AllianceBernstein closed the September quarter with $592.4 billion in assets under management, up 2.0% sequentially and 7.6% year over year. Net inflows of $8.1 billion marked the fifth straight quarter of positive flows and third consecutive quarter where inflows exceeded $5.0 billion for the company. From an asset class perspective, most of the inflows came from AB’s fixed-income ($10.4 billion) platforms. On a channel basis, the retail ($7.4 billion) and institutional ($1.5 billion) channels drove most of the flows, with the private client channel actually seeing outflows (of $800 million). Although we are impressed by AB’s current annualized organic AUM growth rate (3.5% during the third quarter), we doubt it can be sustained; we expect 0%-2% annual organic AUM growth during 2019-23.

While average AUM increased 7.2% year over year, adjusted third-quarter revenue was up just 2.3% year over year as a huge drop in performance fees offset gains in base management fees and distribution revenue. Year-to-date top-line growth of negative 1.4% was in line with our projection for a low-single-digit revenue decline this year. We continue to believe that more-volatile markets and a difficult environment for fees and performance will limit revenue growth longer term, with the net result being flat to slightly negative revenue growth during 2019-23.

AB’s adjusted operating margin of 20.3% during the first nine months of 2019 was in line with our full-year projections. We believe AB will gradually improve its margin, but we doubt that profitability will move higher than 25% of revenue on an adjusted basis, given the fee and margin pressures facing the entire industry.

Outflows and Market Losses Mar Franklin’s Results
Franklin Resources closed the September quarter with $692.6 billion in assets under management, down 3.2% sequentially and 3.4% year over year. Excluding the Benefit Street Partners acquisition, which added $26.4 billion in AUM during the March quarter, Franklin’s AUM was down 7.1% year over year.

Net new outflows of $15.6 billion during the fiscal fourth quarter were $2.5 billion better than our forecast, and total net outflows (which include exchanges and reinvested dividends) of $12.8 billion were better than our forecast for $14.6 billion. Annual organized growth of negative 4.4% during fiscal 2019 was better than results for fiscal 2017 (negative 5.3%) and fiscal 2018 (negative 5.0%) and at the upper end of our forecast for negative 4%-6% organic growth during fiscal 2019. That said, the company trailed our market performance forecast for the period, which was evident in the weaker-than-expected performance figures (especially for global/international products) during the fourth quarter.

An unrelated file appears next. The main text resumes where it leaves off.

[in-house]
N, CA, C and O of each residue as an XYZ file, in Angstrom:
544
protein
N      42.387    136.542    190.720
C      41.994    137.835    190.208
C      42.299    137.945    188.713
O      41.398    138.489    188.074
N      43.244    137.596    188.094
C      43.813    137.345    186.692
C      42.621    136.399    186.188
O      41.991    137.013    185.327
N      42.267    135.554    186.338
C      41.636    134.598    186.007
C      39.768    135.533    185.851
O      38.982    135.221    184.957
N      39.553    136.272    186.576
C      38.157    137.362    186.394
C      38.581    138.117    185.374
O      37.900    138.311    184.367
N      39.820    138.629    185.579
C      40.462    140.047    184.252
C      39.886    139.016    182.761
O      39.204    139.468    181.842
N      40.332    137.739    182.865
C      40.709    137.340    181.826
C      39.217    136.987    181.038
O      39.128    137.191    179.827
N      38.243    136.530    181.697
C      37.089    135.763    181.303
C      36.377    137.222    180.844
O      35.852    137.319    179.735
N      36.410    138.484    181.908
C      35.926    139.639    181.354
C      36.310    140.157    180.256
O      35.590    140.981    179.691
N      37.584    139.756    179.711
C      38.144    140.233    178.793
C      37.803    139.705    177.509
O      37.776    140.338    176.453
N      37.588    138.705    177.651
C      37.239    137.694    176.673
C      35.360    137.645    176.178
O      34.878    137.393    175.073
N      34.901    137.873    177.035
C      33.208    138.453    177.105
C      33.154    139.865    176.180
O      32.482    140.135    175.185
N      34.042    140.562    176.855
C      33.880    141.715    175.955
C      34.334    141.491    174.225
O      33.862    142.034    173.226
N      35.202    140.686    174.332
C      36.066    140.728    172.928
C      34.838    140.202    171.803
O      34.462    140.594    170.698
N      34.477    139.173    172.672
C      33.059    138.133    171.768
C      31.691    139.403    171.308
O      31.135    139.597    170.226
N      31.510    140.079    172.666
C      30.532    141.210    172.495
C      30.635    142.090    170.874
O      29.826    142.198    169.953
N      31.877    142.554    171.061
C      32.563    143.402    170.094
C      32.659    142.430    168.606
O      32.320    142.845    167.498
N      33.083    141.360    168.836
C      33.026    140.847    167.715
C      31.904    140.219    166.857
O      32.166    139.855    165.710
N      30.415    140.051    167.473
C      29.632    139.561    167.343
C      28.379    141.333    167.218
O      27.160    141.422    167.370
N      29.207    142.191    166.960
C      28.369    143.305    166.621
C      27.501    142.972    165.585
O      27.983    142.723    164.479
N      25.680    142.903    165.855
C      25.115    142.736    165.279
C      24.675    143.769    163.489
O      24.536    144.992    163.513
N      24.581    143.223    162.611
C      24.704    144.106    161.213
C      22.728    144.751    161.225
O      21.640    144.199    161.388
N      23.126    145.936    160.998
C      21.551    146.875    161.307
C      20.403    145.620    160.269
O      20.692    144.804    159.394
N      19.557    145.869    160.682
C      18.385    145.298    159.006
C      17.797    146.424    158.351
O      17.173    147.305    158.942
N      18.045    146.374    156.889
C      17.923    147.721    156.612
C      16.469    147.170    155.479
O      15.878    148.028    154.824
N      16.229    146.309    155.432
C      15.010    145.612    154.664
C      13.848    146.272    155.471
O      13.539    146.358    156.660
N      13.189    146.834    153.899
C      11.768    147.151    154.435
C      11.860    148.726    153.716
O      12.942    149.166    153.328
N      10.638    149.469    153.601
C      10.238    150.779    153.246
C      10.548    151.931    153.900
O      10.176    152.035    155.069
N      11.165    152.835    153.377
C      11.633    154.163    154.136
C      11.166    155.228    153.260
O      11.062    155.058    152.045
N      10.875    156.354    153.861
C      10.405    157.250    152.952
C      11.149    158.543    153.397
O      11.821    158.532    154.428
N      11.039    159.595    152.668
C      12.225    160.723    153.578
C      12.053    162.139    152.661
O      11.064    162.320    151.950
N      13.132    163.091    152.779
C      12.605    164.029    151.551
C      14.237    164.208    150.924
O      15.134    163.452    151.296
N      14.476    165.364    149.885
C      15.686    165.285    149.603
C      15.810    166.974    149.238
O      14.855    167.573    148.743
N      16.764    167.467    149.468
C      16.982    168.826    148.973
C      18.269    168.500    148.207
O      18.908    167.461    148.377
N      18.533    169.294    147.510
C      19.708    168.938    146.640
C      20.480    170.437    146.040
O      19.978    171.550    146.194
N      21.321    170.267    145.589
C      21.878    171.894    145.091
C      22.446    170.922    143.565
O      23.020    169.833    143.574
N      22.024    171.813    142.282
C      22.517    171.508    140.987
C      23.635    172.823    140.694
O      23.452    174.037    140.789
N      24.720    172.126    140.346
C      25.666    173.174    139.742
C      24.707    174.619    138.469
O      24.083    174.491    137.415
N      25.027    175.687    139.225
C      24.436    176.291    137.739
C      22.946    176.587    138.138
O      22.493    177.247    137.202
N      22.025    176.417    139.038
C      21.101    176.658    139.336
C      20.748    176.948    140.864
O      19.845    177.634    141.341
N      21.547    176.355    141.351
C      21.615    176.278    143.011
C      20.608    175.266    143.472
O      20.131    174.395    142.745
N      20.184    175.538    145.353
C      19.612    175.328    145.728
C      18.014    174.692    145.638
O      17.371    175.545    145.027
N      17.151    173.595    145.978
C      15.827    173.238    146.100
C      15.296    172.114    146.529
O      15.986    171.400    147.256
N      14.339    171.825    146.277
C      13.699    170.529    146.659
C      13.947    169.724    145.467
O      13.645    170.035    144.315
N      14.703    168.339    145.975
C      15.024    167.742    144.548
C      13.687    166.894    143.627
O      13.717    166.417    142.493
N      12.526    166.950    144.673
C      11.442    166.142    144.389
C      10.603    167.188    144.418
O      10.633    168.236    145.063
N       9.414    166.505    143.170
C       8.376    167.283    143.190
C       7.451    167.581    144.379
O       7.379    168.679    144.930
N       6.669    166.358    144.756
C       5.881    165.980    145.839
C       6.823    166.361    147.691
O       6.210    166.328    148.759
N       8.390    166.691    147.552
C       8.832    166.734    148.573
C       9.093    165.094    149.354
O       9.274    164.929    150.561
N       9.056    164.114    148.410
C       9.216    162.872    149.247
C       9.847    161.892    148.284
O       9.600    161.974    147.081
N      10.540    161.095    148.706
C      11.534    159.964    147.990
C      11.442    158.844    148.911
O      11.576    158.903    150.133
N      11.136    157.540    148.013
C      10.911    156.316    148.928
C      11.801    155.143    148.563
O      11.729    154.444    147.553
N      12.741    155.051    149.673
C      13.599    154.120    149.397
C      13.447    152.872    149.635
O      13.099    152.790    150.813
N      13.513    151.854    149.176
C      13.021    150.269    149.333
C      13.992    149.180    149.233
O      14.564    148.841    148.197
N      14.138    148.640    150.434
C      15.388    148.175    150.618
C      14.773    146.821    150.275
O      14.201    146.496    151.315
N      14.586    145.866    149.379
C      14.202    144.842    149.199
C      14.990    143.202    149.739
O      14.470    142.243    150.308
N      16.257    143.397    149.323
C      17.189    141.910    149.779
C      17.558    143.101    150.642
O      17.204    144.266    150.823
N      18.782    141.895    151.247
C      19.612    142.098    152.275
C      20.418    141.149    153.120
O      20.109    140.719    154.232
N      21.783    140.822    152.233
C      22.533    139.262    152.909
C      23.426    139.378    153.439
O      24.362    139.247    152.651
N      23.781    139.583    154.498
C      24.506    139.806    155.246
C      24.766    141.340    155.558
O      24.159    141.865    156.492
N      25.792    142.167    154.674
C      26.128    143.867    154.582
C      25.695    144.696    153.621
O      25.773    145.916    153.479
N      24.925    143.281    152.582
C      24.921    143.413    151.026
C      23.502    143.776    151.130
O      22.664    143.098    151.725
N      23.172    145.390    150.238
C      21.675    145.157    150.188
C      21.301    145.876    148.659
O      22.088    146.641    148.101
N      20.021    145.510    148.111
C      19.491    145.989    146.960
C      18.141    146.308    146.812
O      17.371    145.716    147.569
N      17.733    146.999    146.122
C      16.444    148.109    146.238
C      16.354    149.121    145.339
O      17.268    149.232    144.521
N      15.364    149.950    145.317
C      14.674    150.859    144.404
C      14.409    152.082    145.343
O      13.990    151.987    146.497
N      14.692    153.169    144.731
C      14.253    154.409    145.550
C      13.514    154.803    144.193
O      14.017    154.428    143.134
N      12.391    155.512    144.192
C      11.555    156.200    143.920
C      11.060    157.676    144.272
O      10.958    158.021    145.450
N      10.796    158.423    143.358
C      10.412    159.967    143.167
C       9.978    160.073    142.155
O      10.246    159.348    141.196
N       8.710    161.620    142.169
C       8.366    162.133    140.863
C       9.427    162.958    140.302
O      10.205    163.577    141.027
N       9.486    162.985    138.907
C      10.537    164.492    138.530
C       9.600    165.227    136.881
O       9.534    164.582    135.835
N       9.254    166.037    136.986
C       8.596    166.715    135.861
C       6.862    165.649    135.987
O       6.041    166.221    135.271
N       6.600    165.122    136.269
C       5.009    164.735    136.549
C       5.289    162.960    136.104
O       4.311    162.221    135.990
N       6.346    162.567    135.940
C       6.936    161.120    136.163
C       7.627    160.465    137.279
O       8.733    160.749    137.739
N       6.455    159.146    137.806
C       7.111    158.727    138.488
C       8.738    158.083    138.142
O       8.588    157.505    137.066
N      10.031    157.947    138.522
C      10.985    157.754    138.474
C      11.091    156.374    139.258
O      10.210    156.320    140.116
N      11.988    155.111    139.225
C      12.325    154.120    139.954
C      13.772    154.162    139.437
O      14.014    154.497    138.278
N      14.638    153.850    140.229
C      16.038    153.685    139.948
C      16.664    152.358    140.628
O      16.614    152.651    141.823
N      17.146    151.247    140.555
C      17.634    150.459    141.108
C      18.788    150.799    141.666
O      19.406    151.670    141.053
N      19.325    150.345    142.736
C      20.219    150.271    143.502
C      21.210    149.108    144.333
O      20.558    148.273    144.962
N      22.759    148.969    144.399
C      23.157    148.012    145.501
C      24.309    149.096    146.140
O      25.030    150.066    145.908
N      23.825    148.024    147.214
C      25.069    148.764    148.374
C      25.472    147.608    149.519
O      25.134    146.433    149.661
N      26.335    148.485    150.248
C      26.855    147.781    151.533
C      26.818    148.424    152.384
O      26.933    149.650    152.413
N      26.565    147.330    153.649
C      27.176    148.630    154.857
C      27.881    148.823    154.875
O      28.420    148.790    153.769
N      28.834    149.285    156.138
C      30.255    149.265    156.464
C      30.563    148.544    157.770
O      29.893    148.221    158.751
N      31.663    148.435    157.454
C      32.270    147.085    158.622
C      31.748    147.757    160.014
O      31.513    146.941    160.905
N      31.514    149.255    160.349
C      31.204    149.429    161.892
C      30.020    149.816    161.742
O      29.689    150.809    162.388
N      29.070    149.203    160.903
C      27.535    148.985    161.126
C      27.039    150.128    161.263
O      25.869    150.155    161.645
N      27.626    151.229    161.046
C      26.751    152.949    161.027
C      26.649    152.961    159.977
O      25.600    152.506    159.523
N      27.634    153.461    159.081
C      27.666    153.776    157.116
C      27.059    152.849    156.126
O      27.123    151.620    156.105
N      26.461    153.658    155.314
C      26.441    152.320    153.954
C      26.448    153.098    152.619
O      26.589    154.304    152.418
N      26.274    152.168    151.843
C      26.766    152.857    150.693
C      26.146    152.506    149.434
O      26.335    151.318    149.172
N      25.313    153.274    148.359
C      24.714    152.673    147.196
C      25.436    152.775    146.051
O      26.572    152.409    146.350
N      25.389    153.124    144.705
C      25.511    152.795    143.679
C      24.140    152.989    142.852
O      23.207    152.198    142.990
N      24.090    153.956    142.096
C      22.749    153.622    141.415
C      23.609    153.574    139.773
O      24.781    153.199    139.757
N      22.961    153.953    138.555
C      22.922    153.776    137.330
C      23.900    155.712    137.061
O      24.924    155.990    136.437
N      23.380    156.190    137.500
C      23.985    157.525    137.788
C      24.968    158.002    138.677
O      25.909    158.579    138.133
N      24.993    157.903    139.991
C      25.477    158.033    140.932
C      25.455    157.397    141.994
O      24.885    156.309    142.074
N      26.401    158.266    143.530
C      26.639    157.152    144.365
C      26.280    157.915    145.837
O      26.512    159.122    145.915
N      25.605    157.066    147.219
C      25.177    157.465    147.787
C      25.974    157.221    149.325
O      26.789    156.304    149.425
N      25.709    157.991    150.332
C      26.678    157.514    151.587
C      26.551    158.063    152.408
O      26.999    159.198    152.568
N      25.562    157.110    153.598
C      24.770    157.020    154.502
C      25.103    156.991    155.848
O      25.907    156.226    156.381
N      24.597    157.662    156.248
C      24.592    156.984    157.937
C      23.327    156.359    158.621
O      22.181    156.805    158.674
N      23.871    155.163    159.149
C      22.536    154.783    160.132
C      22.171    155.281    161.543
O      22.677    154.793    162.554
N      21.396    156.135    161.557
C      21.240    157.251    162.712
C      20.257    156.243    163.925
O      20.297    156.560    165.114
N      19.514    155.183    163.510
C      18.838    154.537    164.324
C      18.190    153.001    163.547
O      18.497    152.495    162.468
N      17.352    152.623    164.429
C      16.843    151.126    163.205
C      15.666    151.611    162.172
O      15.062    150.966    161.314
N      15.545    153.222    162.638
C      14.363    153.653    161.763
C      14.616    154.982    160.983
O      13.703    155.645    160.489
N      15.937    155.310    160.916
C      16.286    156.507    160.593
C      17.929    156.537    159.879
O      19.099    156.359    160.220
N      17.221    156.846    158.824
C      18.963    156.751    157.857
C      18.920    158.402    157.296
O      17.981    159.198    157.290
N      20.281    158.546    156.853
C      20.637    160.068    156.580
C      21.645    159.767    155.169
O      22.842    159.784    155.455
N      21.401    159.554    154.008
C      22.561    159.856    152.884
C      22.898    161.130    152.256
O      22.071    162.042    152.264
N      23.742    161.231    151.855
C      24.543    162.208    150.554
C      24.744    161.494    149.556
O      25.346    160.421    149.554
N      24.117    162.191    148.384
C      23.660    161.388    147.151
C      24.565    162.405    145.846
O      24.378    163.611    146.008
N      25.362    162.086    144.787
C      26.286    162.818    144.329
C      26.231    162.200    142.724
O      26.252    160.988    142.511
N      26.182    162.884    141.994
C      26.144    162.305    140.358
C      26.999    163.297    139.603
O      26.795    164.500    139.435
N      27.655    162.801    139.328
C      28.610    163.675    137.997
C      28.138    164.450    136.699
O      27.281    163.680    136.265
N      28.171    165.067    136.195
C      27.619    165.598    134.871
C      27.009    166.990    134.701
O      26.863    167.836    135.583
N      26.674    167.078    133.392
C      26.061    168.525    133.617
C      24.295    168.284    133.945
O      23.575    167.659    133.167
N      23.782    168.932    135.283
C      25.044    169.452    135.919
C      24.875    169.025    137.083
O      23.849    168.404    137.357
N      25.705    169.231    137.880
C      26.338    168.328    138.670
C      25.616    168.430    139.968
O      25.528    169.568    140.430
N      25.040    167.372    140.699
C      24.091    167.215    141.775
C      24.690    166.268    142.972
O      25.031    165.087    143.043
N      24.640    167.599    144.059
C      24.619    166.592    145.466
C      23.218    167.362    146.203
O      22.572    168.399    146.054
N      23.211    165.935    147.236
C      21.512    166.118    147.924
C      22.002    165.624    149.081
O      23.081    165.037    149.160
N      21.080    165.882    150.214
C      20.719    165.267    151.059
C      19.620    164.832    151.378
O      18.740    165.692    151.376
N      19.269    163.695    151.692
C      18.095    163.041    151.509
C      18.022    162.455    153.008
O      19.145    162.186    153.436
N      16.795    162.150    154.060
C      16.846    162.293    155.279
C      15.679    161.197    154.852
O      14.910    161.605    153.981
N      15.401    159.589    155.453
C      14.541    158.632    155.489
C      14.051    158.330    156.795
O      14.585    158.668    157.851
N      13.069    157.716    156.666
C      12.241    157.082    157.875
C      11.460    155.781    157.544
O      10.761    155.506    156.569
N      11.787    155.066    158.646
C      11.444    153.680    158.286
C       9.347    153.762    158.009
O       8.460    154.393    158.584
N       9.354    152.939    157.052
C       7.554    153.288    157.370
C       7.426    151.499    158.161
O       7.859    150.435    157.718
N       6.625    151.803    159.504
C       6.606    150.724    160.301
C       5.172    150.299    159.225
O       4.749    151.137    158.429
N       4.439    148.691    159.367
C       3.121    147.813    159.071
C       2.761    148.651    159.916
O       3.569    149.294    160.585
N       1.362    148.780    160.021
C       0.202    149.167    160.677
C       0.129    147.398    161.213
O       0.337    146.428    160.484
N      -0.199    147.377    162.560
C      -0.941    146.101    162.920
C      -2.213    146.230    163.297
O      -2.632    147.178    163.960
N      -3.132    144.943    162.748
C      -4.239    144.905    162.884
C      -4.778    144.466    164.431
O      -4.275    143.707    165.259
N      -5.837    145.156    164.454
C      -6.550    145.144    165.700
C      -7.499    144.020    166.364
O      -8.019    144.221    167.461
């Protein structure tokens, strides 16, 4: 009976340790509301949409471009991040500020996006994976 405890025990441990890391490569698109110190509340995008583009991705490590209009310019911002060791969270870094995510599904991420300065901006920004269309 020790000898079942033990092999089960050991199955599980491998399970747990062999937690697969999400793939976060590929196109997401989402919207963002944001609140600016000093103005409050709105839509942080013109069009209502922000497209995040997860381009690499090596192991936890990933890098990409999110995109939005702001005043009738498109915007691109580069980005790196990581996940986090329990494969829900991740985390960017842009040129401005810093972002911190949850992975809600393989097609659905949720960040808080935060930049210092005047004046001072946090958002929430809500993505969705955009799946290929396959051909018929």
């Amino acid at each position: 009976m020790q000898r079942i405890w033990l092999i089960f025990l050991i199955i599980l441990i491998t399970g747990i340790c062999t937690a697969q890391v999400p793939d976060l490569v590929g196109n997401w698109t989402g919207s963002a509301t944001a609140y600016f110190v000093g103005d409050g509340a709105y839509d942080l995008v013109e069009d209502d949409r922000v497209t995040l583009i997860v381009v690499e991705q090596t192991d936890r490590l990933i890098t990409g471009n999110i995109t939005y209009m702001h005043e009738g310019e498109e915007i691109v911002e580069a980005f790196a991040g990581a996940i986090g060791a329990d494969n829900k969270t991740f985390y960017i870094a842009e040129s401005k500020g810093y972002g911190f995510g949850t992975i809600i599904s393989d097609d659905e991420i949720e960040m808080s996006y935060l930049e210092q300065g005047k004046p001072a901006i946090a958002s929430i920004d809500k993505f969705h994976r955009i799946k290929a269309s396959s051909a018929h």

While average AUM declined 3.1% year over year, Franklin posted a 4.9% decline in fourth-quarter revenue due to shifting product mix and ongoing fee compression. Full-year top-line growth of negative 8.6% was right in line with our full-year forecast for a high-single- to low-double-digit decline. Adjusted full-year operating margins of 27.0% were down 650 basis points from fiscal 2018, as compensation expenses leapt to 27.4% of revenue (compared with 22.0% during the prior-year period) but were basically in line with our expectations, as we have expected Franklin (much like its peers) to keep investing in its asset-management operations to set the stage for longer-term success.

Market Gains Offset by a Return to Outflows for Federated
Federated Investors closed the September quarter with $527.2 billion in managed assets, up 5.0% sequentially and 20.6% year over year, with much of this being driven by a large influx of money market funds over the past four quarters. Net long-term outflows of $2.4 billion during the third quarter were a return to the string of outflows Federated suffered through during 2018 and the first quarter of 2019, where quarterly outflows averaged $2.9 billion per quarter. Given that we expect the industry to continue to face stiff headwinds, we envision Federated’s organic growth (which is currently tracking around negative 5.5% over the past year) averaging negative 2%-3% annually during fiscal 2019-23, with revenue growth and operating margins affected by industry fee compression and the need to spend more to enhance performance and distribution.

While average long-term assets under management were up 19.4% year over year during the September quarter, product mix shift left Federated reporting only a 10.3% revenue increase compared with the prior-year period. Year-to-date top-line growth of 16.9% was in line with our current forecast for 15%-20% during 2019. While year-to-date adjusted operating margin of 26.3% was 410 basis points lower than in 2018, it was in line with how we expect the year to unfold (with Federated’s margins coming in between 25% and 27%). We continue to expect increased expenditures aimed at improving investment performance and enhancing distribution to weigh on the company’s profitability.

Solid Inflows and Market Gains Lift Cohen & Steers’ AUM
We are raising our fair value estimate for Cohen & Steers to $50 per share from $44 to account for better AUM levels and fees than we previously forecast. Cohen & Steers closed the September quarter with $70.8 billion in total assets under management, up 6.4% sequentially and 11.8% year over year. Net inflows of $1.1 billion were driven by institutional inflows ($512 million) and open-end fund inflows ($616 million). It also marked the first quarter since the second quarter of 2011 that Cohen & Steers has recorded positive flows in each of its investment vehicles: open-end funds and advisory and subadvisory accounts. We forecast full-year organic growth of 3%-5% this year, driven by continued demand for real estate and other alternatives.

While average AUM was up 7.7% year over year, revenue increased 6.7% compared with the third quarter of 2018, much of which was due to a slight reduction in the company’s realization rate to 0.5639% (from 0.5673%) owing to changes in product and channel mix. Year-to-date revenue growth of 4.8% through the first nine months of 2019 was better than our full-year forecast for a low- to mid-single-digit increase, which we’ve since boosted to mid- to high single digits (especially with the company having easier comps in the fourth quarter). Year-to-date operating margin of 37.8% was a step down from 39.3% in the year-ago period, as higher compensation costs ate into profits, but is still well above peers. While the company does have around $3.70 per share in cash on hand, which would help support a special annual dividend, a strategic acquisition, or increased share repurchases, its shares are trading well above our revised fair value estimate.

Greggory Warren does not own (actual or beneficial) shares in any of the securities mentioned above. Find out about Morningstar’s editorial policies.